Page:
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Ground Magnetic Surveys

A magnetometer is an instrument that measures magnetic field strength in units of gamma or nanotesla (1 gamma = 1 nanotesla = 0.00001 gauss). Local changes or anomalies in the Earth’s magnetic field are mostly the result of disturbances caused by changes in concentrations of ferromagnetic material near the magnetometer sensor. A buried ferrous object, such as a steel drum or tank, locally disturbs the earth’s magnetic field and causes a magnetic anomaly. The common goal of conducting a magnetic survey at a hazardous waste or groundwater contamination site is to map these anomalies and determine the boundaries of the area where the sources of these anomalies are buried. Values of the Earth’s magnetic field generally range from 25,000 nT to 70,000 nT.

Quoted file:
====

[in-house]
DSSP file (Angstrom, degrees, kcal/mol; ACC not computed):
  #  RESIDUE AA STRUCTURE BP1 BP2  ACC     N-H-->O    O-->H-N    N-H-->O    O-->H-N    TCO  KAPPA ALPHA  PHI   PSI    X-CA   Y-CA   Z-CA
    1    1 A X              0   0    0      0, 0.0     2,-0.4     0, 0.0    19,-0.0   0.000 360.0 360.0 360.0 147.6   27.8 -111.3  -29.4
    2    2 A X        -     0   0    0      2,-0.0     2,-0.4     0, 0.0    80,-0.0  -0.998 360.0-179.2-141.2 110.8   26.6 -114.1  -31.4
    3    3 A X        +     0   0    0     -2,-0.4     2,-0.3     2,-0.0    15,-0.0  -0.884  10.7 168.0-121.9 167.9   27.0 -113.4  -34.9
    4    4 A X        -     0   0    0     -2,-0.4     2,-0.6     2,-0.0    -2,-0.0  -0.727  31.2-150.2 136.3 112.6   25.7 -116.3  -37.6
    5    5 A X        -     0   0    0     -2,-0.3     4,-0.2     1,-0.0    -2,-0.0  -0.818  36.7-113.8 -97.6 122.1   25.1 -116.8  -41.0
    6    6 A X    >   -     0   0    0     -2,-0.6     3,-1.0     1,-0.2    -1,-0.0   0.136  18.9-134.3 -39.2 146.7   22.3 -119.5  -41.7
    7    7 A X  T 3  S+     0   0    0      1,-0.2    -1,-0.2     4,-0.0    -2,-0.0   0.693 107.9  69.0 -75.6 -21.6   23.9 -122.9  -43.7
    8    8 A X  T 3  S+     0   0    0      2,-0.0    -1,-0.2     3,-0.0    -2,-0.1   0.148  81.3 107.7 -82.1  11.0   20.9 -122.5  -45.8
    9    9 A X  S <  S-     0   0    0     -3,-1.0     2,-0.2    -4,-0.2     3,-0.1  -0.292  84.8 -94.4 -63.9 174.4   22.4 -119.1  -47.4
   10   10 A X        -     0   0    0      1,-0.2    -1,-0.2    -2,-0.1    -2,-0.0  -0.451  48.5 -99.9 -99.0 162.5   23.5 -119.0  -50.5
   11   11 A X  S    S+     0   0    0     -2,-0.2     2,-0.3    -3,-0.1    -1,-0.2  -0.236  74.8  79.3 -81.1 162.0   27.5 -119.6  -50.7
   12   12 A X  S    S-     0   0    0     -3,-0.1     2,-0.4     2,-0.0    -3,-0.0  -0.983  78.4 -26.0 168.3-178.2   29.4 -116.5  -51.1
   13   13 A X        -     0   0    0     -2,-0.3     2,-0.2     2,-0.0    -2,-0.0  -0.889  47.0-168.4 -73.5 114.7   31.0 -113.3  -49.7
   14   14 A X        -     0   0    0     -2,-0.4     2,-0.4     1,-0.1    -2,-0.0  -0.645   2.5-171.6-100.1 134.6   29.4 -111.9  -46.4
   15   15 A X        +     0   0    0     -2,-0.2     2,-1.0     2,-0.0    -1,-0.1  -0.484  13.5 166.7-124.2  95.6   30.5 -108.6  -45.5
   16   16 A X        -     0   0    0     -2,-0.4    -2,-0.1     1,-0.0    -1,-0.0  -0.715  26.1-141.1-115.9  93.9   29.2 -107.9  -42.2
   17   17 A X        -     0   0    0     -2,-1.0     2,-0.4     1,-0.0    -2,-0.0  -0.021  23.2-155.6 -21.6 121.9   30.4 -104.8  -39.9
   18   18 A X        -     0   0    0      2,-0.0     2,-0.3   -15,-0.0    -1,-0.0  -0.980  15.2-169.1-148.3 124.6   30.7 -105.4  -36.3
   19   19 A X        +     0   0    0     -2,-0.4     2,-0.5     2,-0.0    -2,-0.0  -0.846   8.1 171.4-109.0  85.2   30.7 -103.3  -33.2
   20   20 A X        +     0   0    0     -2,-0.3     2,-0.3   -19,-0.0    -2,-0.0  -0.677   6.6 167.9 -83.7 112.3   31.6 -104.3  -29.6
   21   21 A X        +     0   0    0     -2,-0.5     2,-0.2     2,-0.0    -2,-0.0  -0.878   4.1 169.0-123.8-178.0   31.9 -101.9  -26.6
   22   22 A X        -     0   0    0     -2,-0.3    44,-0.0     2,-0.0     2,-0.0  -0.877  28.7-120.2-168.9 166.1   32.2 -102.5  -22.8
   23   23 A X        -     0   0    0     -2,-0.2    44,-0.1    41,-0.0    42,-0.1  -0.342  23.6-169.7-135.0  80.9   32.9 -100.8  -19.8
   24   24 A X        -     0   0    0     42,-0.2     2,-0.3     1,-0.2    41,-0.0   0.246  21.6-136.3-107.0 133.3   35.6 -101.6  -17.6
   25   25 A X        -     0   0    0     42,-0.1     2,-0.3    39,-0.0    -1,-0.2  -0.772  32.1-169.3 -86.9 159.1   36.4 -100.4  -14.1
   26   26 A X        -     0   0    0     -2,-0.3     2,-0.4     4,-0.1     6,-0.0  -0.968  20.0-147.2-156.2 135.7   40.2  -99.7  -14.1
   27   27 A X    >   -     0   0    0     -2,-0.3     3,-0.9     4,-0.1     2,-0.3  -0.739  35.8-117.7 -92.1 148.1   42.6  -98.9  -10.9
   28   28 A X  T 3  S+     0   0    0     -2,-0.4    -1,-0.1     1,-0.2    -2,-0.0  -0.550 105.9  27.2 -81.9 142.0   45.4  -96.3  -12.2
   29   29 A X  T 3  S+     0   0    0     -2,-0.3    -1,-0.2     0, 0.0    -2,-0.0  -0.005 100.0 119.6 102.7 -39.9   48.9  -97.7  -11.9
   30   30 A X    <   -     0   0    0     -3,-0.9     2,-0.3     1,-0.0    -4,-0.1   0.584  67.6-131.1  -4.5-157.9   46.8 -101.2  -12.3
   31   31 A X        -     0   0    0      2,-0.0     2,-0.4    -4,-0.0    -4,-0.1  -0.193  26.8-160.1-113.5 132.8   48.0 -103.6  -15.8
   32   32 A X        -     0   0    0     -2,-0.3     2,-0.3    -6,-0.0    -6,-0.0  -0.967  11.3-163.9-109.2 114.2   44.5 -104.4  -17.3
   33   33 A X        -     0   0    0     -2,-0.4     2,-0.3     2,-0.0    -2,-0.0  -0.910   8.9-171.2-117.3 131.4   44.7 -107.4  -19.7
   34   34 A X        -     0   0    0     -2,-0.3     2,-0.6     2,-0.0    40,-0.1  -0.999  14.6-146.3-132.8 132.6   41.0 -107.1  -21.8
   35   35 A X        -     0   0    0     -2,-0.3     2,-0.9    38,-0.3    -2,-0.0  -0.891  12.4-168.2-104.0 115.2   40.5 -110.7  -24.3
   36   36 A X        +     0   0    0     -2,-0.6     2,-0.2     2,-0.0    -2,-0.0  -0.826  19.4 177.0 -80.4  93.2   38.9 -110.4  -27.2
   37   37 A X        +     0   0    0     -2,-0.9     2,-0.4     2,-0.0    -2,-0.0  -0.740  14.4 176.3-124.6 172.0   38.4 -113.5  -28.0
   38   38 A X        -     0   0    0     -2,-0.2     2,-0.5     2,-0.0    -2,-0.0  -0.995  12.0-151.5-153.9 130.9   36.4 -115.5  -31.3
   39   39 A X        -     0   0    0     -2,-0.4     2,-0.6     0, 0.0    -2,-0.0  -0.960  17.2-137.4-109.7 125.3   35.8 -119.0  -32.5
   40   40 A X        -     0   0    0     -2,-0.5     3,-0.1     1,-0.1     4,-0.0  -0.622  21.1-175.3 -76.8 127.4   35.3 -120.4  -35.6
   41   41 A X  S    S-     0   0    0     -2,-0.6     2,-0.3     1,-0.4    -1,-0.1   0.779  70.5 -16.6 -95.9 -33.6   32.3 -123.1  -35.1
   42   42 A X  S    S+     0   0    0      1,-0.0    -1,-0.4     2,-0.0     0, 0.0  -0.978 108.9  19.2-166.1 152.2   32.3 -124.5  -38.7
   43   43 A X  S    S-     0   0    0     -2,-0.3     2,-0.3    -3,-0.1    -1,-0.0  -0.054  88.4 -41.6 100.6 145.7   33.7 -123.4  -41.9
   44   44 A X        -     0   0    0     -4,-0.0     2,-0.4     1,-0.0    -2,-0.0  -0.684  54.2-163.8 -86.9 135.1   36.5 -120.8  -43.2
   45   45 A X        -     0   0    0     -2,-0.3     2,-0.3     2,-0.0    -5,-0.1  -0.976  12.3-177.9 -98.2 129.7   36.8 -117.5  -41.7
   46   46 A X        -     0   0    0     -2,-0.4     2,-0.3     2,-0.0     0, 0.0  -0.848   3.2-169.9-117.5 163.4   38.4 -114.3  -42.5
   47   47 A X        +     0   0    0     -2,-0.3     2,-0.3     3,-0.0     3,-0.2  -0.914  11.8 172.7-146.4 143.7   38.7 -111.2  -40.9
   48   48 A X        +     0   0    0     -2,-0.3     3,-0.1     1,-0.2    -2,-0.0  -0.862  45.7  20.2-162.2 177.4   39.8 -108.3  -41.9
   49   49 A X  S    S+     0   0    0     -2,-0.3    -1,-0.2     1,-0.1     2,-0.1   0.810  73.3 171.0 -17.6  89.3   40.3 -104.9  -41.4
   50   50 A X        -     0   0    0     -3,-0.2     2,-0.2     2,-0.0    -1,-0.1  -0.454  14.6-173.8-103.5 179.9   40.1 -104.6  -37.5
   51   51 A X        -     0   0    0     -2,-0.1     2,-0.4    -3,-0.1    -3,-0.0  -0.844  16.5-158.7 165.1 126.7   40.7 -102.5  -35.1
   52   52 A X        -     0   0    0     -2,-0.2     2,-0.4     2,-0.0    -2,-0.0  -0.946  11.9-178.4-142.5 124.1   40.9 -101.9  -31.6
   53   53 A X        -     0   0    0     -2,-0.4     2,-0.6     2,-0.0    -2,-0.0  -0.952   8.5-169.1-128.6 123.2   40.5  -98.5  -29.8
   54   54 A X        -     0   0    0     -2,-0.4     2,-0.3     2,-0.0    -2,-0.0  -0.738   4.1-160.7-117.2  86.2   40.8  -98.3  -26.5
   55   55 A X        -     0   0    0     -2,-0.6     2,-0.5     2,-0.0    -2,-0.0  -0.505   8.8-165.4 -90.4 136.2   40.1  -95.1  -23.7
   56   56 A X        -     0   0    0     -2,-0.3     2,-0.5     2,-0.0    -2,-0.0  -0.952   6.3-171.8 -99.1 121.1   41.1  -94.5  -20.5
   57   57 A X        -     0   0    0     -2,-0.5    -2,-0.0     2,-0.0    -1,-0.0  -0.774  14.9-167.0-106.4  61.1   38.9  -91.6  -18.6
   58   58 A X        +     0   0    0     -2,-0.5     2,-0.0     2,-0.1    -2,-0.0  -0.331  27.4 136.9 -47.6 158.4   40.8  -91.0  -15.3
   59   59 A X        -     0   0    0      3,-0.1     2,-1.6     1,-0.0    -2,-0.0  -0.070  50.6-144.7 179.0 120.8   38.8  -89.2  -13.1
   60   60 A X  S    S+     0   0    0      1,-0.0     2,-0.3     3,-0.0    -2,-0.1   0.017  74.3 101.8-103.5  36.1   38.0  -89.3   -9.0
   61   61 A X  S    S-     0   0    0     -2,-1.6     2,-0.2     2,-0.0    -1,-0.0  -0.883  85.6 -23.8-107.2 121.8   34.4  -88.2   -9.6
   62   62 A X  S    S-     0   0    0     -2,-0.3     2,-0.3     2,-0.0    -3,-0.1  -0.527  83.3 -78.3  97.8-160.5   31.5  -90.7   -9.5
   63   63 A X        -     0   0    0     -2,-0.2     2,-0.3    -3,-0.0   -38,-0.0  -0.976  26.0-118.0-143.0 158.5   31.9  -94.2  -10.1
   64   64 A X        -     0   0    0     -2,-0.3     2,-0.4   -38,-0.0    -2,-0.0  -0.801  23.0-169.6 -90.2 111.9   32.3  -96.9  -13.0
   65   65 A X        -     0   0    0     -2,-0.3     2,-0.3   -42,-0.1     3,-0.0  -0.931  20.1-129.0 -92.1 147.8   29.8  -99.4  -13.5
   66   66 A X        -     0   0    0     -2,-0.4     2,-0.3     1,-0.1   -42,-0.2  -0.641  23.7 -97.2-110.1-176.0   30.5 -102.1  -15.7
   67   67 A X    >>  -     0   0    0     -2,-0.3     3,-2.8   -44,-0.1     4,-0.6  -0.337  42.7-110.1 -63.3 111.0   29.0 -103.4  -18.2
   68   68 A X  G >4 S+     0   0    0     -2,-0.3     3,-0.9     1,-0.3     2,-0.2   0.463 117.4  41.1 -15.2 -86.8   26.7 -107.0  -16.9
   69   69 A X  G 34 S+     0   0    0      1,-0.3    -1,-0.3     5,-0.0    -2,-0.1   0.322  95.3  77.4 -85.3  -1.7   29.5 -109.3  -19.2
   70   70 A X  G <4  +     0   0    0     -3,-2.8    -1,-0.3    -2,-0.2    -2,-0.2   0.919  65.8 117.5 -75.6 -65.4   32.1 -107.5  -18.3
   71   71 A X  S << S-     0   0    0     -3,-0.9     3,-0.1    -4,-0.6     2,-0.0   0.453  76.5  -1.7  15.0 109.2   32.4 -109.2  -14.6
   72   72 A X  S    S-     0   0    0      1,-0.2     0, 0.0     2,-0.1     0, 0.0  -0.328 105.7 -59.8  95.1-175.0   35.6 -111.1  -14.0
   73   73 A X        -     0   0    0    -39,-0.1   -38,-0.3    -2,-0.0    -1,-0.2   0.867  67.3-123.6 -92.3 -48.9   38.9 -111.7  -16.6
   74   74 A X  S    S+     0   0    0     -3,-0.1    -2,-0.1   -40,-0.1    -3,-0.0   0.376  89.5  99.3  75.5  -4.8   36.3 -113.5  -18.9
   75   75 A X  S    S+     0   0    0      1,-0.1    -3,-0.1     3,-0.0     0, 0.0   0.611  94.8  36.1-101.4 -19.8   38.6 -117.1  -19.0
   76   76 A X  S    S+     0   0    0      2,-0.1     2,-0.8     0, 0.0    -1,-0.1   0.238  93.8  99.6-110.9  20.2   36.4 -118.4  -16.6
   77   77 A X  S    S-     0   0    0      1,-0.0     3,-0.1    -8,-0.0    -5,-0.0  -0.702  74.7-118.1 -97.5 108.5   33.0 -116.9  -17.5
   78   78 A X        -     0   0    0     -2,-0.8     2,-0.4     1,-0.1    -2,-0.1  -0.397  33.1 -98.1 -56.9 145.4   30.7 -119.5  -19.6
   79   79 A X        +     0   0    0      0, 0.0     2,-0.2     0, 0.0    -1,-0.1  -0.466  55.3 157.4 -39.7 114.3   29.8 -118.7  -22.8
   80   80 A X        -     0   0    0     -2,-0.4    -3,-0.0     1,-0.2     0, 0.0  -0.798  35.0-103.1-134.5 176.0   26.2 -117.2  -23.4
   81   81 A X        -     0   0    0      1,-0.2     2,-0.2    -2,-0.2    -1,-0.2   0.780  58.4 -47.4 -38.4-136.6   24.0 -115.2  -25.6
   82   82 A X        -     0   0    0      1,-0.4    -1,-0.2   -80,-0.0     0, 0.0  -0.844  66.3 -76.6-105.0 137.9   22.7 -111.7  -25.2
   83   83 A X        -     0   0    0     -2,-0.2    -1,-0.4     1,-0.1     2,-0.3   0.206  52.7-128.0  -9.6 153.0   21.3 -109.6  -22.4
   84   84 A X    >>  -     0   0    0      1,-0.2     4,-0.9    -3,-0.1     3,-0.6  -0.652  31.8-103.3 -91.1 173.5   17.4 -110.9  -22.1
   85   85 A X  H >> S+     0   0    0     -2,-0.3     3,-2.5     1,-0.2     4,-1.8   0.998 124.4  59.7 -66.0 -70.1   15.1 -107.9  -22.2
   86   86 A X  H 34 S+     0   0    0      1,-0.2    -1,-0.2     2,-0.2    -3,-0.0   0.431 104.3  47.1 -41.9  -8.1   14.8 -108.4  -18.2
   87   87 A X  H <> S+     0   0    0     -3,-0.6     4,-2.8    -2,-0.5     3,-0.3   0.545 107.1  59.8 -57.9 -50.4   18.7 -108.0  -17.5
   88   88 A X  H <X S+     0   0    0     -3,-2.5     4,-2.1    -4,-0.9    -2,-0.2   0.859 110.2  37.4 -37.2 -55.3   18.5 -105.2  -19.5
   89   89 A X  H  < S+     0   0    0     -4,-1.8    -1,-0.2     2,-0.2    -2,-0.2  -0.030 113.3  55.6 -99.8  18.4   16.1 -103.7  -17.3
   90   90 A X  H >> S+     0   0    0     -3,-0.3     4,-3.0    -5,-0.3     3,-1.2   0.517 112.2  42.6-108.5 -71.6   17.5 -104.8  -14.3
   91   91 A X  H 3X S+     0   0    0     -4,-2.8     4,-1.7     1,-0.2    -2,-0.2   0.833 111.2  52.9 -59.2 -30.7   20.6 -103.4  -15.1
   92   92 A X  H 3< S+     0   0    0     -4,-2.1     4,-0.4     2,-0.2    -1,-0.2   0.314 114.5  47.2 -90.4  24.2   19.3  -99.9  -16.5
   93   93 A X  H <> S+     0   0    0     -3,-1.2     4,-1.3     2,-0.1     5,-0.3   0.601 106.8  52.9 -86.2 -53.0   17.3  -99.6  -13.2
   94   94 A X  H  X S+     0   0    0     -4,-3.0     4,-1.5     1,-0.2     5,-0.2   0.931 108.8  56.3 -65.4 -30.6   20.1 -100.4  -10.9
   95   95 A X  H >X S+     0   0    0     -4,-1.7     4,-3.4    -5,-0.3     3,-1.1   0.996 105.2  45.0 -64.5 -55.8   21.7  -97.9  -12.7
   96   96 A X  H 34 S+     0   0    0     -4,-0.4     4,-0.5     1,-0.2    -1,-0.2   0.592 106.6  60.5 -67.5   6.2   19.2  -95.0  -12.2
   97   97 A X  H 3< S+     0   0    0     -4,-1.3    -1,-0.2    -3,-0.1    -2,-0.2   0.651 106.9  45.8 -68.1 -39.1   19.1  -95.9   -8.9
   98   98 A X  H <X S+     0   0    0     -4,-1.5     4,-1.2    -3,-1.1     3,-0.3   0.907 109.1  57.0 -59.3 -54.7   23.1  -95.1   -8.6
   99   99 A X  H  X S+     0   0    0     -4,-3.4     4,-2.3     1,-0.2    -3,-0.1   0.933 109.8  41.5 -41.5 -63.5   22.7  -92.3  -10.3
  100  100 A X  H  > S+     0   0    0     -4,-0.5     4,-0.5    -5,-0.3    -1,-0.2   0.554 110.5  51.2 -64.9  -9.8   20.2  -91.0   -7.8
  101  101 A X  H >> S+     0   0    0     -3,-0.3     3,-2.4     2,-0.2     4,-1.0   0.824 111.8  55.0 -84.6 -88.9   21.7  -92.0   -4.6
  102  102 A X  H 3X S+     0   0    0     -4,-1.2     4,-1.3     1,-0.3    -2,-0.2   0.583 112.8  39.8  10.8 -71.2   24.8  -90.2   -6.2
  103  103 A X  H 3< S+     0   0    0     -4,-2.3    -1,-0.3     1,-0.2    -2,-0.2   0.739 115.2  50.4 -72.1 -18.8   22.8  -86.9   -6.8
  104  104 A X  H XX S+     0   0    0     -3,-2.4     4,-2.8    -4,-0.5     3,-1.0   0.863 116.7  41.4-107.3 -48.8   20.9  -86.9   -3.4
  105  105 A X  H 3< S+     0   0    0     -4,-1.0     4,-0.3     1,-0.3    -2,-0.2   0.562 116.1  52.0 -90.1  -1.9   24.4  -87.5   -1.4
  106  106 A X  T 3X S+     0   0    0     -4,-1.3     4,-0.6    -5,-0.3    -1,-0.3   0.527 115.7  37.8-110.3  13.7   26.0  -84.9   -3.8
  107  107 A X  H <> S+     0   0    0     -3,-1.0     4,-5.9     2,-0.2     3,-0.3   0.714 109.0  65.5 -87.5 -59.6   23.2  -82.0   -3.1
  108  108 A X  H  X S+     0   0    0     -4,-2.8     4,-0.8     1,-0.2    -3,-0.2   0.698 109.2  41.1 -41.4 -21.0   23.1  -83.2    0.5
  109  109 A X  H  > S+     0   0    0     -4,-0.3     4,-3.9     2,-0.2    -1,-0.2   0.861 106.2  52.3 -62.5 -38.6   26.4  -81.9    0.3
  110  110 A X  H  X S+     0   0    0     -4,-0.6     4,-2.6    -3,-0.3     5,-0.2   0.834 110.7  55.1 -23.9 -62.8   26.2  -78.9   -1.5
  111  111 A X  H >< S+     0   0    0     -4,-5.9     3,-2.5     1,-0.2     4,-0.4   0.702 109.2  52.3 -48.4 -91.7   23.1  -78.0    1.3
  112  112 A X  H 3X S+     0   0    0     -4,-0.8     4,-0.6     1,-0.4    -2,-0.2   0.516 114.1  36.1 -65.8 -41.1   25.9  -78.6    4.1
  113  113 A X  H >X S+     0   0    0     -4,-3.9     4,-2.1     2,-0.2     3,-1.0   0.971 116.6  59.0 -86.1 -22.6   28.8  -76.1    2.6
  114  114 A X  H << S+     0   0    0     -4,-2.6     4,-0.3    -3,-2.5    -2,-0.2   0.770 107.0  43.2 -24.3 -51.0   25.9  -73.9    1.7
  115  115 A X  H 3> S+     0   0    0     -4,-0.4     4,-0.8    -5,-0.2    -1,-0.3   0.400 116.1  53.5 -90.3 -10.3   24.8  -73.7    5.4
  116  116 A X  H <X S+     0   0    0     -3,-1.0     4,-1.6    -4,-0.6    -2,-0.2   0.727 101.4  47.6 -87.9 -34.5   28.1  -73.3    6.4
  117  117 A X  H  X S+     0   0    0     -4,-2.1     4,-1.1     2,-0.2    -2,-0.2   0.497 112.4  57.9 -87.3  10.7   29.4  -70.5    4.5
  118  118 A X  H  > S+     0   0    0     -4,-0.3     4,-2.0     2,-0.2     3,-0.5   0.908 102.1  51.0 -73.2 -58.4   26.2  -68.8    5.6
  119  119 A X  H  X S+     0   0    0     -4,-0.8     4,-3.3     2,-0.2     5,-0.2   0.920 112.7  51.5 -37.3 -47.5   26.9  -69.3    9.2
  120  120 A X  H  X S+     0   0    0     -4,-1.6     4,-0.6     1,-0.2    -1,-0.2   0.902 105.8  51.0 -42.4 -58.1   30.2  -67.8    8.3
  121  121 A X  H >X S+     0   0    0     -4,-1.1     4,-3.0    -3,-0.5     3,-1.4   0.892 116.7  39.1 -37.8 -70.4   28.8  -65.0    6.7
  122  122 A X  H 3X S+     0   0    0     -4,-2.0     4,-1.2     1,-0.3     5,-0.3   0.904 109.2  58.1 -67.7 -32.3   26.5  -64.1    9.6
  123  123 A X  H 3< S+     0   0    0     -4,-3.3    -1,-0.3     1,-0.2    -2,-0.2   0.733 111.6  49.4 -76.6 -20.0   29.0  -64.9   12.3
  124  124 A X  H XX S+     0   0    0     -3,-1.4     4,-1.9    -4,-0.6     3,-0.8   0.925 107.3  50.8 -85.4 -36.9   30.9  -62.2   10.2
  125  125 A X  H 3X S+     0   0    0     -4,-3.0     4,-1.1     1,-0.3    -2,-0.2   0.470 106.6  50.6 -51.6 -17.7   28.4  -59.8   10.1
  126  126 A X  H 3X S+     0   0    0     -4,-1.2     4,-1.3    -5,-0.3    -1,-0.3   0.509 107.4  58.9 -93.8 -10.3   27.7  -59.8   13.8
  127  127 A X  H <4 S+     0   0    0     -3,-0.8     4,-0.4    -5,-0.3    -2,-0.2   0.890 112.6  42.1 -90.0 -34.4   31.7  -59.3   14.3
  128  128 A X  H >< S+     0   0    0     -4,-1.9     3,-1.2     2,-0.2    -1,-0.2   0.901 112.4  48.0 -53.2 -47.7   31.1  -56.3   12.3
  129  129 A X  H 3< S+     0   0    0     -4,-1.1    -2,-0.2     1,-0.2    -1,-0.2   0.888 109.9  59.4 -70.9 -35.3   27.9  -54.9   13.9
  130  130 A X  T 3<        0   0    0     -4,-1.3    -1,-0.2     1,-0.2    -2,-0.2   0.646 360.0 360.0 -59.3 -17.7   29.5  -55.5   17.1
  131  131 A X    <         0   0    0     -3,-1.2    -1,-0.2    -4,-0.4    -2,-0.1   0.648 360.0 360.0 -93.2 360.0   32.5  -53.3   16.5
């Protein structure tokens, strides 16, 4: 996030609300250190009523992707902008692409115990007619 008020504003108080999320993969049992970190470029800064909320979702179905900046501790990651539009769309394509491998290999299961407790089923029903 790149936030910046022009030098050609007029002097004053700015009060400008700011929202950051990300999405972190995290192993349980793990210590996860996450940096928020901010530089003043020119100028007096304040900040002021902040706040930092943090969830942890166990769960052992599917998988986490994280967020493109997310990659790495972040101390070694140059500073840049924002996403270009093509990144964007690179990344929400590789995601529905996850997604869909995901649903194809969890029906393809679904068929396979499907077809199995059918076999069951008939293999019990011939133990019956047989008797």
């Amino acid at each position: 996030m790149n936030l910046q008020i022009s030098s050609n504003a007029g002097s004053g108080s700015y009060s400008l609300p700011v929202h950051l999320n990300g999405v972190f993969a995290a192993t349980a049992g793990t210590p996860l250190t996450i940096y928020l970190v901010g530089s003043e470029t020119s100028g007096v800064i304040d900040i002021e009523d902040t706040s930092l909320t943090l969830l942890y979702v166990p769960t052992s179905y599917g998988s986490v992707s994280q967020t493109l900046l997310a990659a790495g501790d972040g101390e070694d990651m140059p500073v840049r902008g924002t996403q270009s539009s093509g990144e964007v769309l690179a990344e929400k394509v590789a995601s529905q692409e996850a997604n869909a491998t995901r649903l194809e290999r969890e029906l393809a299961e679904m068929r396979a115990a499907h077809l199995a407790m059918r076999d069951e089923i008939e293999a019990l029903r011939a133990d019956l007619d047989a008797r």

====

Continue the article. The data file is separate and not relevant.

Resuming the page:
The magnetic method is also one of the most cost-effective, fast and efficient methods used to map various geological features in an area, such as mineral deposit discovery and boundaries, igneous intrusions, faults and some geological contacts that can play an important role in the hydrogeology of a groundwater contamination area.

Magnetic Survey Application Areas

  • Mineral deposit boundaries
  • Geological boundaries
  • Alteration zones
  • Identification of faults and fracture fracture zones

Magnetic surveys also allow the identification of underlying structures

  • Identification of underground storage tanks or drums
  • Identification of geological faults, fractures that may contain groundwater
  • Mapping the extent of archaeological sites and landfills
  • Mapping of metallic objects in soil and concrete


  • Proton Magnetometers
  • Cesium Magnetometers
  • Overhouse Magnetometers
  • Drone Quantum Magnetometers
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